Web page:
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HMRC internal manual

Enquiry Manual

HM Revenue & Customs
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Reopening Earlier Years: Discovery in SA Years: Statement of Practice 01/06

Following the decision of the Court of Appeal in Langham v Veltema, HMRC issued SP01/06.

The Statement of Practice outlines the circumstances in which HMRC might accept that the taxpayer has made sufficient disclosure to prevent a subsequent discovery assessment. Under the heading “discovery in practice” the statement says

“9. A taxpayer can further restrict the opportunity for discovery by providing enough information for an HMRC officer to realise within the enquiry period that the self assessment is insufficient. However taxpayers are encouraged to submit the minimum necessary to make disclosure of an insufficiency. The Veltema judgement does not require the provision of enough information to quantify the effect on the assessment. Information will not be treated as being made available where the total amount supplied is so extensive that an officer ‘could not have been reasonably expected to be aware’ of the significance of particular information and the officer’s attention has not been drawn to it by the taxpayer or taxpayer’s representative.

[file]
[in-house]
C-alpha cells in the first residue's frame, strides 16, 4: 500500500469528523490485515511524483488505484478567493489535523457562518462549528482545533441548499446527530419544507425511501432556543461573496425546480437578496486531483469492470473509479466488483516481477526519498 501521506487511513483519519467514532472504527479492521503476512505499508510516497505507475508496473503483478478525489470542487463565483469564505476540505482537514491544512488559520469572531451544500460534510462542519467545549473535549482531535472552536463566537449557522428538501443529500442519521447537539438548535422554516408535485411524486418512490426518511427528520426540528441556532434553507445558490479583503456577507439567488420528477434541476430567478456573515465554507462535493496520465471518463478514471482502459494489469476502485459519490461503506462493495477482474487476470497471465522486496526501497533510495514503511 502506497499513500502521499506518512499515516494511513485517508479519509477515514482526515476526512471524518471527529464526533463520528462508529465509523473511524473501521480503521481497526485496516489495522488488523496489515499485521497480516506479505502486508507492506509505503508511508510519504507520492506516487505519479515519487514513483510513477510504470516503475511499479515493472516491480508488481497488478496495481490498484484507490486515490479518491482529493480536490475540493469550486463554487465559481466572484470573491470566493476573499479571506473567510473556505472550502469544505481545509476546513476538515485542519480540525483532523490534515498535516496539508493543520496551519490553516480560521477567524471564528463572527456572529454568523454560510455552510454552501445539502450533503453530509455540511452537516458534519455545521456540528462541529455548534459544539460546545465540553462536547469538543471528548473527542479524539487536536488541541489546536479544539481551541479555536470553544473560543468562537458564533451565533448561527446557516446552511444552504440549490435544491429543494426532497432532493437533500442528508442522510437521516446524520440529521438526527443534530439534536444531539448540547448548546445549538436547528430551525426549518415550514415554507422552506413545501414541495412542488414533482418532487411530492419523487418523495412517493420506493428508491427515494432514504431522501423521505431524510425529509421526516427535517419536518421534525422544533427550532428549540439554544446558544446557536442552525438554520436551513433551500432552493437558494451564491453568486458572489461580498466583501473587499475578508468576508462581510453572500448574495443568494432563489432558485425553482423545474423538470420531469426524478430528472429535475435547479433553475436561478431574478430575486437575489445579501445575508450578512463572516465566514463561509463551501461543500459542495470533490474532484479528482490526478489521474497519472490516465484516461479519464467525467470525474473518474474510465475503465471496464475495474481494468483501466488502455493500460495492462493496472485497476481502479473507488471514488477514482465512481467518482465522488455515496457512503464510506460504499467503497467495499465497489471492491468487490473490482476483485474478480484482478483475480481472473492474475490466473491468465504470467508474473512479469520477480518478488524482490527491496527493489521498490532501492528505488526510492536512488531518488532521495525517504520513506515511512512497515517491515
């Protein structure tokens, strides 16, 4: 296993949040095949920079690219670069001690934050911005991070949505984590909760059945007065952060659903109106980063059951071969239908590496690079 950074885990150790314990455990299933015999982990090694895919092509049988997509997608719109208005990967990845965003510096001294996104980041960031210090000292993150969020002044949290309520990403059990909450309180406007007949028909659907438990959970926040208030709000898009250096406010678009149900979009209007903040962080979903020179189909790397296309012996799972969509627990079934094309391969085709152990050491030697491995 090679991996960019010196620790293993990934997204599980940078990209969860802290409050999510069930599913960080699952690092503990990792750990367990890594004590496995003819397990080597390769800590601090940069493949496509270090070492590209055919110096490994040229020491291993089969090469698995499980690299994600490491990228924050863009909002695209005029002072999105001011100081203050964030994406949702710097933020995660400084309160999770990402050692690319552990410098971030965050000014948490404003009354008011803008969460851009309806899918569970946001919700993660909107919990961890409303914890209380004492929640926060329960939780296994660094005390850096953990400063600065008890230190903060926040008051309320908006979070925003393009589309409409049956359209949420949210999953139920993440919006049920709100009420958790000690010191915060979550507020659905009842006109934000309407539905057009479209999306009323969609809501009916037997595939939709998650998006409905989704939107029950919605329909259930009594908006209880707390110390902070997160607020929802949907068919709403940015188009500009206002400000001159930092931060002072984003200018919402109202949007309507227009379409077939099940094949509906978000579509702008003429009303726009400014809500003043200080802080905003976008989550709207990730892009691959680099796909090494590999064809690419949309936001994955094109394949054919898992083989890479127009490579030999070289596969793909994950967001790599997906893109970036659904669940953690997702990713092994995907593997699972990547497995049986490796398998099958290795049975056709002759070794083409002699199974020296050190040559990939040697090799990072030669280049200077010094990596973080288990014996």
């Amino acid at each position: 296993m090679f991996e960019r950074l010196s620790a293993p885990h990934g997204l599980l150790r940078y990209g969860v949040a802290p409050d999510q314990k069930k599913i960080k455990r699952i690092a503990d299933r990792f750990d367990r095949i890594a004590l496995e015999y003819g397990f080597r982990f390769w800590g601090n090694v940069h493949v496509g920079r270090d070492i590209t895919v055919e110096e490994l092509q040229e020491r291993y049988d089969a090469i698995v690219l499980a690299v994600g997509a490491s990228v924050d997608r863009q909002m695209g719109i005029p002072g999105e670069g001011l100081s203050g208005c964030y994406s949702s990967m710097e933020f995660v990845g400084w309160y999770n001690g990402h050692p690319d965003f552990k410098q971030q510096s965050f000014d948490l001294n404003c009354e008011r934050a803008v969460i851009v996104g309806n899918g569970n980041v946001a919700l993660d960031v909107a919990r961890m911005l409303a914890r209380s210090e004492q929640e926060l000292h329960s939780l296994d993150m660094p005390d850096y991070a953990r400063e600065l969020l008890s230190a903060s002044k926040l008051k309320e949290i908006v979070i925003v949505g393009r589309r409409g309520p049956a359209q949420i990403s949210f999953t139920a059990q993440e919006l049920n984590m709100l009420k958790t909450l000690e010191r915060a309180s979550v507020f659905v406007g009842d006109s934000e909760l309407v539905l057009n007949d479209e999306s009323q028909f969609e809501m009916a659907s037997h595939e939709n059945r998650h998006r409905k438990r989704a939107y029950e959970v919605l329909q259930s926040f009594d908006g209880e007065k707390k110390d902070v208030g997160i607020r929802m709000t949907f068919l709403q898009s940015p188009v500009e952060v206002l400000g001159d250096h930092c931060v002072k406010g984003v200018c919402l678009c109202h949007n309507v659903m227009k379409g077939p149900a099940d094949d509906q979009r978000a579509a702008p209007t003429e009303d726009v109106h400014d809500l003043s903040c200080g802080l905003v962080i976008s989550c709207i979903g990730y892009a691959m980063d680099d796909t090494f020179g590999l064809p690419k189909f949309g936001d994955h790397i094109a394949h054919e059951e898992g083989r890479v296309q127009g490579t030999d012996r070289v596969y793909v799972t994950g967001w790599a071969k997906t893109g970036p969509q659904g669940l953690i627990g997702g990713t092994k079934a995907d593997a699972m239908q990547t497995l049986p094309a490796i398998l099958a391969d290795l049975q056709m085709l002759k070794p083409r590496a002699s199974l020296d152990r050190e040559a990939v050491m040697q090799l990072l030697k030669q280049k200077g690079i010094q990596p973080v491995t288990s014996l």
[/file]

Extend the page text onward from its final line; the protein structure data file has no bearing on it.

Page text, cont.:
1. HMRC recognises that a taxpayer, unless acting fraudulently or negligently, will consider his return to be correct and complete with no insufficiency. Most figures entered on a return will be absolute, however some will be open to interpretation or uncertain. In these circumstances, the taxpayer will have made a judgement as to the correct figure to enter. HMRC may regard this figure as insufficient. Where the taxpayer has fully alerted HMRC to the full circumstances of such an entry on the return, then the HMRC officer is in a position to determine whether or not there is an insufficiency, the conditions set by the Court of Appeal in Langham v Veltema have been met and the assessment will not be open to discovery on that point.”

The statement contains examples of common situations.

  • Valuation cases, such as Veltema
  • Cases involving other judgemental issues such as reserves, provisions and stock valuation that are routinely included in accounts, as well as some exceptional items such as capital/revenue expenditure in repairs, which require an element of judgement on the part of the taxpayer or representative
  • Cases where the taxpayer has, reasonably, adopted a different view of the law from that published as HMRC’s view.